1. Image for Tracey Tracey

      I love reading your comment Stephanie! 😃 your house colours sound lovely. I’m sure it was gorgeous, and it sounds like all the colours did flow from room to room.

  4. Image for Peg Peg

    My tips would be to do a test area (and live with it for a few days to see it in different light), and that paint dries darker!! xoxo

  5. Image for Dianne Miley Dianne Miley

    My husband and I recently downsized to a 1200 sq. ft. house. I wanted to keep the rooms cohesive, especially since it’s an open floor plan and a small house. We chose SW Accessible Beige. It’s a neutral greige (more beige than gray). We love it! It’s light and bright, goes with everything, and contrasts well with our white trim.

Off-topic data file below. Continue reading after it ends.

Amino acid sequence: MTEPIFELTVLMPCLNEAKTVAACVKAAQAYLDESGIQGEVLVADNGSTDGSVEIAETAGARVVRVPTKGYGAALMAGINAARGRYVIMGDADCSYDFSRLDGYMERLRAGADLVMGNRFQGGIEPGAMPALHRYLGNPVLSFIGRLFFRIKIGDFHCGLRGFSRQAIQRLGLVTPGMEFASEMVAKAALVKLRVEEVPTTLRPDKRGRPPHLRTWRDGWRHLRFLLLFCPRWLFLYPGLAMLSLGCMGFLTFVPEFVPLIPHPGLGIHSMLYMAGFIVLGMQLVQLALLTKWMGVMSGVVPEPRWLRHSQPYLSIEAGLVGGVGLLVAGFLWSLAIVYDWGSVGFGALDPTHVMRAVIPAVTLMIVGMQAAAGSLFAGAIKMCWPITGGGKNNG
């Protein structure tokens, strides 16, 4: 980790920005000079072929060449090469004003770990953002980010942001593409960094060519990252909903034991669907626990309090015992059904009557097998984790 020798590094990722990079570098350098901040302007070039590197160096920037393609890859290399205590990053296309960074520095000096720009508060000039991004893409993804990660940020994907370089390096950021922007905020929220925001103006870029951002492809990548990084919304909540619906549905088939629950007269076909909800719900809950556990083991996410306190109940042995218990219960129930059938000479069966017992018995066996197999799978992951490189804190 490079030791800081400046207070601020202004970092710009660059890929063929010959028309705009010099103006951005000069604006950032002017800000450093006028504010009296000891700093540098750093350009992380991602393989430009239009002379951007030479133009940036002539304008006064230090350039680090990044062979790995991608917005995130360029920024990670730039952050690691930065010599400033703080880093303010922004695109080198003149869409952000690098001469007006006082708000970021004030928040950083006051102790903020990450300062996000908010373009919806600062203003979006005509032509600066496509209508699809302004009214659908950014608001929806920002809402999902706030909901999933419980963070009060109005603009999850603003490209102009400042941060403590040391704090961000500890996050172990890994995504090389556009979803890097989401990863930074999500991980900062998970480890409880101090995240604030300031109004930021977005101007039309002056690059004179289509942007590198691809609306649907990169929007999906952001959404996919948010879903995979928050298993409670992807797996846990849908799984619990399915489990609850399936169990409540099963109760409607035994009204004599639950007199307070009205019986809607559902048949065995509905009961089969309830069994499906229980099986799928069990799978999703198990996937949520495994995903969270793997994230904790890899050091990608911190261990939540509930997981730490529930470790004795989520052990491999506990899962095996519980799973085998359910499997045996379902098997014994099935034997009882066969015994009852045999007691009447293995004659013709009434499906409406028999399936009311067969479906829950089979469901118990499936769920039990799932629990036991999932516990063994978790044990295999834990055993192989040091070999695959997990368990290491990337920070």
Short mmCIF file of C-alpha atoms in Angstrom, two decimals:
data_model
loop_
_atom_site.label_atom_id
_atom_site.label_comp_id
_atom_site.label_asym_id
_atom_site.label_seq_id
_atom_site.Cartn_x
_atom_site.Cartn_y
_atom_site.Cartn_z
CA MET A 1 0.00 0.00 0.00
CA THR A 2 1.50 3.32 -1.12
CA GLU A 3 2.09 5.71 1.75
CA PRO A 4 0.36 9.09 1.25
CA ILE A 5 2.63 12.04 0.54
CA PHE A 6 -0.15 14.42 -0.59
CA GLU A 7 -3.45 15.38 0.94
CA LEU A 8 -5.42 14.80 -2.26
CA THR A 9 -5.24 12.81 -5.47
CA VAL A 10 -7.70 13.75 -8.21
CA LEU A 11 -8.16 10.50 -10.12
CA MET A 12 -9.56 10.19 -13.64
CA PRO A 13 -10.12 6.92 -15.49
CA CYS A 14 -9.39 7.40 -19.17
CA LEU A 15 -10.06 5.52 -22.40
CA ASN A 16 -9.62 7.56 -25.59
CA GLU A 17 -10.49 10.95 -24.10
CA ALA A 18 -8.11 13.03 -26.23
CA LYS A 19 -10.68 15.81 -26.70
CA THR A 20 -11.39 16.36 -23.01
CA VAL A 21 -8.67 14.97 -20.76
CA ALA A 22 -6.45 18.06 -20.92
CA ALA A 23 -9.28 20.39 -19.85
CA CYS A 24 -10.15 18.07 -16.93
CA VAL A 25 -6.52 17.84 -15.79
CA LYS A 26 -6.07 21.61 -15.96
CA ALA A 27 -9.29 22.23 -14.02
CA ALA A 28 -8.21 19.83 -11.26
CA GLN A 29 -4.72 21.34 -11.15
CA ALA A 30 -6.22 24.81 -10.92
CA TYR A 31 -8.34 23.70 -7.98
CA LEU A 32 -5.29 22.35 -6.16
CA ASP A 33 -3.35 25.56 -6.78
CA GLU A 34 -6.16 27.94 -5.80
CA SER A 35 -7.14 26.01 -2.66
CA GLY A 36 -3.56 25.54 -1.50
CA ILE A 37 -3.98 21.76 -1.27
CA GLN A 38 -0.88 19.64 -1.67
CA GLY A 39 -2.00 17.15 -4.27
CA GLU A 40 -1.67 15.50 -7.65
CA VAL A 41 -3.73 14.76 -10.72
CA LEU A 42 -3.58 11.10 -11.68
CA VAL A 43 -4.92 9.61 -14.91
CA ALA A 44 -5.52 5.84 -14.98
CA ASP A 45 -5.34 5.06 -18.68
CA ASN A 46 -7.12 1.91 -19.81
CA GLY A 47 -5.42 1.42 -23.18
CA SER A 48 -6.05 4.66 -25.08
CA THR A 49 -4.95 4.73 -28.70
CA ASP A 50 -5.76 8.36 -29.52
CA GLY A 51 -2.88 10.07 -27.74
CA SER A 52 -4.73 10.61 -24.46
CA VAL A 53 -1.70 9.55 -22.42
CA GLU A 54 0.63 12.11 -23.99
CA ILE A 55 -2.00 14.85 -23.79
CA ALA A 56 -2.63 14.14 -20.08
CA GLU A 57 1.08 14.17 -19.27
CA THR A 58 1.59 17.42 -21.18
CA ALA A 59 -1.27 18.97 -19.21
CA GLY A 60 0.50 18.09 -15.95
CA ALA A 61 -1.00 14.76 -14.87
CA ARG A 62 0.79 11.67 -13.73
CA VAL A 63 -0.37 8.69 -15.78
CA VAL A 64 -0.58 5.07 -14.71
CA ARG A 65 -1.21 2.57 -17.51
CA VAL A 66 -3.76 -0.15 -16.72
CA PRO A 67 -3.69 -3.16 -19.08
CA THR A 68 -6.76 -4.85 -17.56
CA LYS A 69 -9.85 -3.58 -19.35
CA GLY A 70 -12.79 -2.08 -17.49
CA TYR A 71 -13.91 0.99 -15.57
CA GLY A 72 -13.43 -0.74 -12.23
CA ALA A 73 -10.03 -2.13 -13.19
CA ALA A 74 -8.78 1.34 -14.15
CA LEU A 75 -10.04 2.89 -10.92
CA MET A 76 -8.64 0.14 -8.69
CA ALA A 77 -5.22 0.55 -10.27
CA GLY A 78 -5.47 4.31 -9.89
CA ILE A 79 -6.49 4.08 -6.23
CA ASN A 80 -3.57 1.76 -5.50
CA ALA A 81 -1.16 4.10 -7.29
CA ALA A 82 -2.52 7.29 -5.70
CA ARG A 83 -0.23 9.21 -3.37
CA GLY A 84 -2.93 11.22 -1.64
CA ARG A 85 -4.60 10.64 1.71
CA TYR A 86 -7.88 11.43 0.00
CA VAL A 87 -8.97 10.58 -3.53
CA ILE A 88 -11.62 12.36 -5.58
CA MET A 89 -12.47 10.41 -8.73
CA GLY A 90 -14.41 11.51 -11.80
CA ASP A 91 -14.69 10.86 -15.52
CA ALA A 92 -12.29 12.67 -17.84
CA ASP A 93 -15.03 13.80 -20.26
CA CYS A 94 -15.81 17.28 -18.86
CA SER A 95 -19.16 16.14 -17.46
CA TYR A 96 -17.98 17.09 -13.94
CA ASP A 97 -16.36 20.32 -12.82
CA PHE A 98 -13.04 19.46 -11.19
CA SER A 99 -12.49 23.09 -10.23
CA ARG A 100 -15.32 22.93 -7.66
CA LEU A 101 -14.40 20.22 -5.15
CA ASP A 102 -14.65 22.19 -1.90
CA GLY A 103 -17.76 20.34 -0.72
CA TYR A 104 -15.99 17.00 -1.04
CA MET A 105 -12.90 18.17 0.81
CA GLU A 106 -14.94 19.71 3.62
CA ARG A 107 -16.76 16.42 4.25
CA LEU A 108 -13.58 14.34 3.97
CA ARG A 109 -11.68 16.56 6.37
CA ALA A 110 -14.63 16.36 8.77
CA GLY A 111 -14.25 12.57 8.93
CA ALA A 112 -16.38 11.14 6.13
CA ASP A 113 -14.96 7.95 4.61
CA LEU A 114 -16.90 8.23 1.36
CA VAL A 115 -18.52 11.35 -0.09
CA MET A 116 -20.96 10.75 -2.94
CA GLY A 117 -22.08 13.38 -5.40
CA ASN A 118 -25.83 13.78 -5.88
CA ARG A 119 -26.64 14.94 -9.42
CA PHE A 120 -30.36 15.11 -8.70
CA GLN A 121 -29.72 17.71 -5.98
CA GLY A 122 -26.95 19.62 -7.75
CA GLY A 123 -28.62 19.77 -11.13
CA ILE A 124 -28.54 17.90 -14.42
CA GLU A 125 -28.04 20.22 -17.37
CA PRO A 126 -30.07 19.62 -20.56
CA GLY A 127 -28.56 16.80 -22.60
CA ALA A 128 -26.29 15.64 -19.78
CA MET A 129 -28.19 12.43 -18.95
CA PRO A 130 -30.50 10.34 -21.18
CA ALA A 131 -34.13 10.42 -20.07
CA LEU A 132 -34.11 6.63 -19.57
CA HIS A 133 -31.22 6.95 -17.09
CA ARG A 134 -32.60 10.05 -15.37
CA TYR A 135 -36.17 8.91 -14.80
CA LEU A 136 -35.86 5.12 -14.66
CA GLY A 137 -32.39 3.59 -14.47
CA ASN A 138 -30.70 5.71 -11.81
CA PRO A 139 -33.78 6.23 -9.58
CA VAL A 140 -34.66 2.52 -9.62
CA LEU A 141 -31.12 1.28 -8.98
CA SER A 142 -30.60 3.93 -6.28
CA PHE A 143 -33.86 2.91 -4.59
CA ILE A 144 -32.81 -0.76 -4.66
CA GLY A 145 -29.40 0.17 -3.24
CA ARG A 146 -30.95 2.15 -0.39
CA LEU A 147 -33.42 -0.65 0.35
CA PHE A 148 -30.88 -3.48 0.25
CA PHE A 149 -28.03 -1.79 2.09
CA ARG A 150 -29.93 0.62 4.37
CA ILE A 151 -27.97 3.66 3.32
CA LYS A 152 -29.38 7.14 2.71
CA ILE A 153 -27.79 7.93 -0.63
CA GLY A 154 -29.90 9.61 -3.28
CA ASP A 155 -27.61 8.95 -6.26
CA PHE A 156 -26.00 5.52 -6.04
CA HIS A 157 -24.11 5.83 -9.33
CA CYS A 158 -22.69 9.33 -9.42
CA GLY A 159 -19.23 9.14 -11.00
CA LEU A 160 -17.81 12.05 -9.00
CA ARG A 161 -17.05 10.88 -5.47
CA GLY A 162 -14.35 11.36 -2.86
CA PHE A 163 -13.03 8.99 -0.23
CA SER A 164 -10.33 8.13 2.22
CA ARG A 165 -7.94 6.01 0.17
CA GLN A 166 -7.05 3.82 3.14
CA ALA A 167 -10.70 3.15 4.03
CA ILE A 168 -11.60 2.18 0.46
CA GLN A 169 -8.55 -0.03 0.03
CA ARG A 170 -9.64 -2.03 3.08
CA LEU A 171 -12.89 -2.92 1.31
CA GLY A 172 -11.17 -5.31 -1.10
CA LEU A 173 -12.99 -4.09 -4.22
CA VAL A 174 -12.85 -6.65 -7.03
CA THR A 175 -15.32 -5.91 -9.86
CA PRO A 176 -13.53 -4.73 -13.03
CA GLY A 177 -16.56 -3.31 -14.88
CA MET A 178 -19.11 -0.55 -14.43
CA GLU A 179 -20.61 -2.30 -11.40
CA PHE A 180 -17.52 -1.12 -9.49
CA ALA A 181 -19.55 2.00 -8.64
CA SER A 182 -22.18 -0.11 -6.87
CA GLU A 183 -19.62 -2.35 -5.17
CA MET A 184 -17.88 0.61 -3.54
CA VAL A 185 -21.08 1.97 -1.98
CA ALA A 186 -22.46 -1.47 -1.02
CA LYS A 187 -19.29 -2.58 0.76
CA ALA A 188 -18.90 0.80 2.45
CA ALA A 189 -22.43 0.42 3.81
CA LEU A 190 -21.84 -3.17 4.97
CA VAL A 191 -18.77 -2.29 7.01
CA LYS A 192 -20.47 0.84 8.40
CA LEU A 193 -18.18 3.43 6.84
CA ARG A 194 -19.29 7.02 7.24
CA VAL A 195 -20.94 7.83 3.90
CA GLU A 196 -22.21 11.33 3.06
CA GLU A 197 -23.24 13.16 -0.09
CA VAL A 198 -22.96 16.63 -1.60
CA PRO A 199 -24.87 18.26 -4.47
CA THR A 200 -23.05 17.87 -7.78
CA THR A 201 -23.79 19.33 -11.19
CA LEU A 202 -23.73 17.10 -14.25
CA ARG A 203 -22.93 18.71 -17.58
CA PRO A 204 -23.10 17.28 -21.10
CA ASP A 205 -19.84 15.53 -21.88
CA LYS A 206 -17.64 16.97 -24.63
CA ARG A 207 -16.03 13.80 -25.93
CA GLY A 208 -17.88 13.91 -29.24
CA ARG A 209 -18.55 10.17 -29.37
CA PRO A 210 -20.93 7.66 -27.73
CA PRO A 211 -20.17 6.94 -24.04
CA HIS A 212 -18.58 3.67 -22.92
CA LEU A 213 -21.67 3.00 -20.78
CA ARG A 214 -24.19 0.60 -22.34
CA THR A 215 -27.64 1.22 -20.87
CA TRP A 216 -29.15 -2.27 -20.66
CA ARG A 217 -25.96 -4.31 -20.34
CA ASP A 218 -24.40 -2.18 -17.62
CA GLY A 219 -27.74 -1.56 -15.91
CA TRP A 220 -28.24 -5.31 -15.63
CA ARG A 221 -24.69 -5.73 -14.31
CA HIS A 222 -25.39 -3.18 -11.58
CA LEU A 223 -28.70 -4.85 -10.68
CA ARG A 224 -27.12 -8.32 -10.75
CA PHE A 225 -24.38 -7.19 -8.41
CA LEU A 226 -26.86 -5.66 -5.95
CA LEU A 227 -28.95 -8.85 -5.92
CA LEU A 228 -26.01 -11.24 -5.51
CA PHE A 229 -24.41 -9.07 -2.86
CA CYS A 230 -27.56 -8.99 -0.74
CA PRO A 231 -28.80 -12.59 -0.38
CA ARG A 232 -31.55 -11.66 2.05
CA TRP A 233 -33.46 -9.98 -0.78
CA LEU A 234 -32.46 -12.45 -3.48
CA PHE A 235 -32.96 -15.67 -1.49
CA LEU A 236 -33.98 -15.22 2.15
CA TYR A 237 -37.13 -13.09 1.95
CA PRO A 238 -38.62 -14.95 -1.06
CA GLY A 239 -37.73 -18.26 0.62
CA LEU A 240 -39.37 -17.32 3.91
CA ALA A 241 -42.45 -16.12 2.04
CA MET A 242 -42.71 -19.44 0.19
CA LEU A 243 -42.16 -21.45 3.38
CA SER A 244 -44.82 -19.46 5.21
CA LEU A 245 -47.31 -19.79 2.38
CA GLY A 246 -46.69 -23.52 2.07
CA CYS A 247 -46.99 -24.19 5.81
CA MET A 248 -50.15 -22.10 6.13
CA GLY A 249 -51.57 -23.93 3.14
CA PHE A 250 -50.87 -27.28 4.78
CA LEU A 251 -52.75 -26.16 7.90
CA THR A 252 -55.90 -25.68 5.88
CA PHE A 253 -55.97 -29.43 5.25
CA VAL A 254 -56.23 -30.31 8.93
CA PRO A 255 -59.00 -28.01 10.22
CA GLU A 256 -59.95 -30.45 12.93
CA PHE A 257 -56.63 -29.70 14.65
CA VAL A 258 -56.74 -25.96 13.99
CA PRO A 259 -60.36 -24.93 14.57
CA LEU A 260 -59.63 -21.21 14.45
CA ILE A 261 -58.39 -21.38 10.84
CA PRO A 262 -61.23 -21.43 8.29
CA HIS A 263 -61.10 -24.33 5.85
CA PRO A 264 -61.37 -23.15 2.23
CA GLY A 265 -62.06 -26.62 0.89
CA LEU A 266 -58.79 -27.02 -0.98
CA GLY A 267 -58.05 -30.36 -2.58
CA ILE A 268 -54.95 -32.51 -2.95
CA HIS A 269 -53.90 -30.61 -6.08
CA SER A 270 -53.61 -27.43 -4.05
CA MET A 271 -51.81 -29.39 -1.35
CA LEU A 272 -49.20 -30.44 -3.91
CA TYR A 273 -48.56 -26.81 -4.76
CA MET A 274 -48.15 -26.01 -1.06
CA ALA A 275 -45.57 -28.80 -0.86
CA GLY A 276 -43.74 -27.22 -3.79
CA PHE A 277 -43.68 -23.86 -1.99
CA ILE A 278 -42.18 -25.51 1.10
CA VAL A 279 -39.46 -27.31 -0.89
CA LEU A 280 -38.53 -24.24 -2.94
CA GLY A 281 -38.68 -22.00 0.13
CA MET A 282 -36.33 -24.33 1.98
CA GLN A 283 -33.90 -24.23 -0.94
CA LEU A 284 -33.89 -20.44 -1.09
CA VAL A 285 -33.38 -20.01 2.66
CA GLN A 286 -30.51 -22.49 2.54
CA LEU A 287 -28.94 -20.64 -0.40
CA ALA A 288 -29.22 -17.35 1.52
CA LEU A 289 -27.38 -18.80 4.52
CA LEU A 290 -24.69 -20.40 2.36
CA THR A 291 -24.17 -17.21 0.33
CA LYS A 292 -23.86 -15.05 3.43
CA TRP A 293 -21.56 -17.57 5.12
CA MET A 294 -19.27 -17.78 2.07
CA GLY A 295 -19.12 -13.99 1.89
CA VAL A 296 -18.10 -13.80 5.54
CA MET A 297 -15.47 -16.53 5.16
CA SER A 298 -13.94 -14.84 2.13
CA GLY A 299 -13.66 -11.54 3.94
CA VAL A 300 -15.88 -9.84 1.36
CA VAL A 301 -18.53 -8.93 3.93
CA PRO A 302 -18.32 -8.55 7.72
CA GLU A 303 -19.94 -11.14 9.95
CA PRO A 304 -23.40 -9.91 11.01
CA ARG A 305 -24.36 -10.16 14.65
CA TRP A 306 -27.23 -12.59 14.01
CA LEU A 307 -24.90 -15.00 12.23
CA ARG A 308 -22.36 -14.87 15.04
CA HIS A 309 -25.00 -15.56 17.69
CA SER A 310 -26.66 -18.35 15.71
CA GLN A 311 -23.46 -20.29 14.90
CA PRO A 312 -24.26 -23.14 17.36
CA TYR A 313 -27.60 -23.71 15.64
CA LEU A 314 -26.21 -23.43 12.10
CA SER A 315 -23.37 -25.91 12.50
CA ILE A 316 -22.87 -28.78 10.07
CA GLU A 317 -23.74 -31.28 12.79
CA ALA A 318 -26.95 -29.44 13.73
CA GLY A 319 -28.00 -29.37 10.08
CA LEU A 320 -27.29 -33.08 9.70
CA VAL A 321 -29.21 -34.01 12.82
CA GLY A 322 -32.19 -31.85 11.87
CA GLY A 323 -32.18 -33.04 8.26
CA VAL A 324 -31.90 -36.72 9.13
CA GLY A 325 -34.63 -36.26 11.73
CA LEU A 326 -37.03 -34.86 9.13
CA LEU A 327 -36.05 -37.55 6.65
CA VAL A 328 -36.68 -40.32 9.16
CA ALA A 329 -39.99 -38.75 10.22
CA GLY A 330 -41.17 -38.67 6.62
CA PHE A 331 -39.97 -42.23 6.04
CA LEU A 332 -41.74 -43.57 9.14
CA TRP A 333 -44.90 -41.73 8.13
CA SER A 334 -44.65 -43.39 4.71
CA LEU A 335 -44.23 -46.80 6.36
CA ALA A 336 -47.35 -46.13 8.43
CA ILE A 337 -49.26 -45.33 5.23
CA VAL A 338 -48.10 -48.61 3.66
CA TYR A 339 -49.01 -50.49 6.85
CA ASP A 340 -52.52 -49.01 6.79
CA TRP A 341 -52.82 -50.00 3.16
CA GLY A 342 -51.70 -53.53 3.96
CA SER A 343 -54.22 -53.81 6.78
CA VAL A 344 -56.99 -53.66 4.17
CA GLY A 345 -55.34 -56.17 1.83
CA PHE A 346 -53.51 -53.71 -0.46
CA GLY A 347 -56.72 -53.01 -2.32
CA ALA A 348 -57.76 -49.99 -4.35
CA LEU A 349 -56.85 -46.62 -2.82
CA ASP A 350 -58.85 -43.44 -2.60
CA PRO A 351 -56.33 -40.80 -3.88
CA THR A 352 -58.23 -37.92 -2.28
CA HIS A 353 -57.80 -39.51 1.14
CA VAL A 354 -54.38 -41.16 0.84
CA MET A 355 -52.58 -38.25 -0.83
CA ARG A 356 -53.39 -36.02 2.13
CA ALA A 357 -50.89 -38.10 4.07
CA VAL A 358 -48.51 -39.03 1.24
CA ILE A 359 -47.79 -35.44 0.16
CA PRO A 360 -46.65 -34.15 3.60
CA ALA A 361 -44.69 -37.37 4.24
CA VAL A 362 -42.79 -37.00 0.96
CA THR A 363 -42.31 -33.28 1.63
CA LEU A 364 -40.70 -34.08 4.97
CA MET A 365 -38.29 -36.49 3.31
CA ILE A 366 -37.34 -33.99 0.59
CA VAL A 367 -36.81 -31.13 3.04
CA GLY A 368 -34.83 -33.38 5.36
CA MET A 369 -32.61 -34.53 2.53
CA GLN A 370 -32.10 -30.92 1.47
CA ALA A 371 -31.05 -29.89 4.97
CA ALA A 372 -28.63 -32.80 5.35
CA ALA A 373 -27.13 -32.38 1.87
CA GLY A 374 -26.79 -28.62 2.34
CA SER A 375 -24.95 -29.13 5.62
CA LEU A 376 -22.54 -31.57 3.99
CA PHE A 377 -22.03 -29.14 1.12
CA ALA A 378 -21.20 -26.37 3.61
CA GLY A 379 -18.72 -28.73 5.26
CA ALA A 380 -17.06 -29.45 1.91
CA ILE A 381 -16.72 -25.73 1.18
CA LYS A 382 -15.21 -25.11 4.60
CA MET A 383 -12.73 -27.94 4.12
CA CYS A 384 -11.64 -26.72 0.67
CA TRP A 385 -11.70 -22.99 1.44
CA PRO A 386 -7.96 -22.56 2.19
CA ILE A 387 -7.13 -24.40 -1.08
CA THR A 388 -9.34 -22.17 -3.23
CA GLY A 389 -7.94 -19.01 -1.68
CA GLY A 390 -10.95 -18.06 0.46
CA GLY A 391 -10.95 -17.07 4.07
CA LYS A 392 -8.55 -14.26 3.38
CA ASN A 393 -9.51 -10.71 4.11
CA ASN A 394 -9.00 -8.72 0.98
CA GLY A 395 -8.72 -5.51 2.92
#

6. Image for Sharon Sharon

    Well first of all, I do not like any sort of Gray. We recently painted most of our rooms Sandbar or a lighter version of this and our bathroom is Naval. If one more person asks me why I did not paint my rooms gray, well, don't. lol I love our rooms and I can mix in any colors to go with this palette. I believe people should paint colors that make them feel happy and not necessarily what magazines, etc. tell that "is in". I get wonderful ideas from your blog!! Happy Mother's Day!